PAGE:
Skip to main content

Public parks could provide economic benefits

Lake Pleasant Arizona
May 13, 2015

The benefits of parks seem obvious – bringing social, cultural and environmental impact while at the same time working to minimize pollution and crowding. But is it also possible to demonstrate how an investment in public parks can provide an economic return?

That was the question posed to Arizona State University researchers by the Maricopa County Parks and Recreation Department.

"In an era of stiff competition for public funding, philanthropic support and private-sector investment, it is critical for parks and conservation organizations to go beyond touting the quality of life and health benefits afforded by a parks system. Understanding the economic benefits and impacts of parks and open space are critical in telling a well-rounded story,” said R.J. Cardin, director of Maricopa County Parks and Recreation.

Deepak Chhabra, a professor in the School of Community Resources and Development, led the study with help from graduate research assistant Eric Steffey and doctoral student Shengnan Zhao. Based on survey data from park visitors to eight iconic parks – six in Maricopa County and two that span into Pinal and Yavapai counties – the team ran impact studies for each park, as well as an aggregate study on the Phoenix metropolitan area.

“For an economic impact study, you must first define a visitor, second determine the total number of visitors to an attraction, and third to see where they are spending money,” said Chhabra.

Spending was broken into categories, such as camping and lodging fees, eating and drinking, and shopping.

The team also looked at types of spending:

• direct spending, where a visitor shops and provides a direct benefit to a vendor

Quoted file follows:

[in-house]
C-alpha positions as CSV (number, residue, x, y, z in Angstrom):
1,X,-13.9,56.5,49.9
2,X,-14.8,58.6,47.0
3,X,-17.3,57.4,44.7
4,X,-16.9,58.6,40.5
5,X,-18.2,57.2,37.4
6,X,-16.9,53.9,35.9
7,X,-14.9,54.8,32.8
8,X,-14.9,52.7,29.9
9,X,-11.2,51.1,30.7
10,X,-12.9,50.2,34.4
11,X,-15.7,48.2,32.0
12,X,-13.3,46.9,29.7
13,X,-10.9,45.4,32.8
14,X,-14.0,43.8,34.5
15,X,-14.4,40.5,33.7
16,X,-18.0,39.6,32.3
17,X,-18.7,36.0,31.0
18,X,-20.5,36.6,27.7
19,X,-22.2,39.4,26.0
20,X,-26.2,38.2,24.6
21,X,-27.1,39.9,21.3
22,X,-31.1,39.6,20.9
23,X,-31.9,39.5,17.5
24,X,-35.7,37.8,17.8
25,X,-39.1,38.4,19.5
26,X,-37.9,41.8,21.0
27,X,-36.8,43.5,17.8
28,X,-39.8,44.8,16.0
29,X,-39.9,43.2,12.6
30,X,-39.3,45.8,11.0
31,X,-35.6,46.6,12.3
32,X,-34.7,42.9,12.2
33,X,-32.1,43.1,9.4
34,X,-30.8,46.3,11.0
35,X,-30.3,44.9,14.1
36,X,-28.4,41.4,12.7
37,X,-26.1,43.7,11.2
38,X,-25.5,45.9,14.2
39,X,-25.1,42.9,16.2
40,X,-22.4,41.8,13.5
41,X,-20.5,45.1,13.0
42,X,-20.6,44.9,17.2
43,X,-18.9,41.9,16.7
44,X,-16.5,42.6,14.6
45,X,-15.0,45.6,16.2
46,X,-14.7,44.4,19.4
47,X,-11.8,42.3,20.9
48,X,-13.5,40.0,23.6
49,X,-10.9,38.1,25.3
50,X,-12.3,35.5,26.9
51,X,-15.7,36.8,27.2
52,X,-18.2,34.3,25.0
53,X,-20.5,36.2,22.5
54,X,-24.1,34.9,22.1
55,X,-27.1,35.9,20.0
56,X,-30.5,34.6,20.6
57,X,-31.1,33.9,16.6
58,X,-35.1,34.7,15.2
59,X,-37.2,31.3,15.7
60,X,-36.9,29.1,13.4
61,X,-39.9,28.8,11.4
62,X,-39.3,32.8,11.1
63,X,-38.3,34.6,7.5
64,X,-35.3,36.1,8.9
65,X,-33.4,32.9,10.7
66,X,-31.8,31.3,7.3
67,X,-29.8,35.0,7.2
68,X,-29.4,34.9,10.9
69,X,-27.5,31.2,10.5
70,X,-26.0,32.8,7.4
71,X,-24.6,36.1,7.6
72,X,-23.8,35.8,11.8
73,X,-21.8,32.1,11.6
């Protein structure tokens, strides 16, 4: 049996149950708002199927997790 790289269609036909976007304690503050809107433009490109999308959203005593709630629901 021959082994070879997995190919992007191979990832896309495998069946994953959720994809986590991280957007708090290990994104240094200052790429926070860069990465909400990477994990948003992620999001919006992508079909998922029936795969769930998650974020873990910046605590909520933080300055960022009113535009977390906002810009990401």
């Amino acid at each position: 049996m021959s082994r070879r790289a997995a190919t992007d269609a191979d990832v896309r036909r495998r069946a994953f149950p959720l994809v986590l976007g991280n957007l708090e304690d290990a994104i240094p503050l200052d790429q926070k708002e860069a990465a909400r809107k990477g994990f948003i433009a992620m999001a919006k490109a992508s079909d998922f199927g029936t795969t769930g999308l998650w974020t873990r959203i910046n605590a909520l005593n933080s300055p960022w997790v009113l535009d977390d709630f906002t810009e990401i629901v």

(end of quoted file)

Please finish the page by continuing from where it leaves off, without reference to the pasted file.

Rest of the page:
• indirect spending, when a vendor purchases from another vendor

• induced, where employment is generated

“Although the positive benefits these open spaces provide to us are profound, many are intangible and difficult, if not impossible, to quantify. However, in working to inform policy and planning, numbers matter,” said Stacie Beute of the Central Arizona Conservation Alliance.

The results were good.

“We were able to show how much is generated after costs for every dollar invested by Maricopa County parks,” said Chhabra. “Overall, we found that for every dollar invested, approximately $1.40 was generated after costs.”

Chhabra noted that although individual park returns varied, it is difficult to determine why. The size of the park and amenities offered all differ and could factor in. Yet, it provides feedback to the parks on how they might improve results.

“The county is very good at researching data and impact,” said Carlton Yoshioka in the School of Community Resources and Development. “We frequently work together on customer research studies, and they use the information to guide better decisions.”

One area that Chhabra noted that could help boost results: linkages.

“For example, if a park has a restaurant and sources food locally rather than leaking resources out, it creates a strong linkage,” she explained. “The more connections they have – joining resources – the better impact for the park.”

“The work of ASU has helped us demonstrate the range and extent of benefits offered by the Maricopa County Parks and Recreation properties," Cardin said.

Beute also praised the research.

“Time and time again, the people of Arizona proclaim our open spaces, trails and the natural environment as our state's greatest assets. Yet, in the face of rapid development and urbanization, these spaces are under threat,” Beute said. “In asking ourselves what we want for the future of Maricopa County, there is much to weigh. This is exactly the kind of use-inspired research we need to make the case for continued and increased support for conservation of open spaces in Arizona.”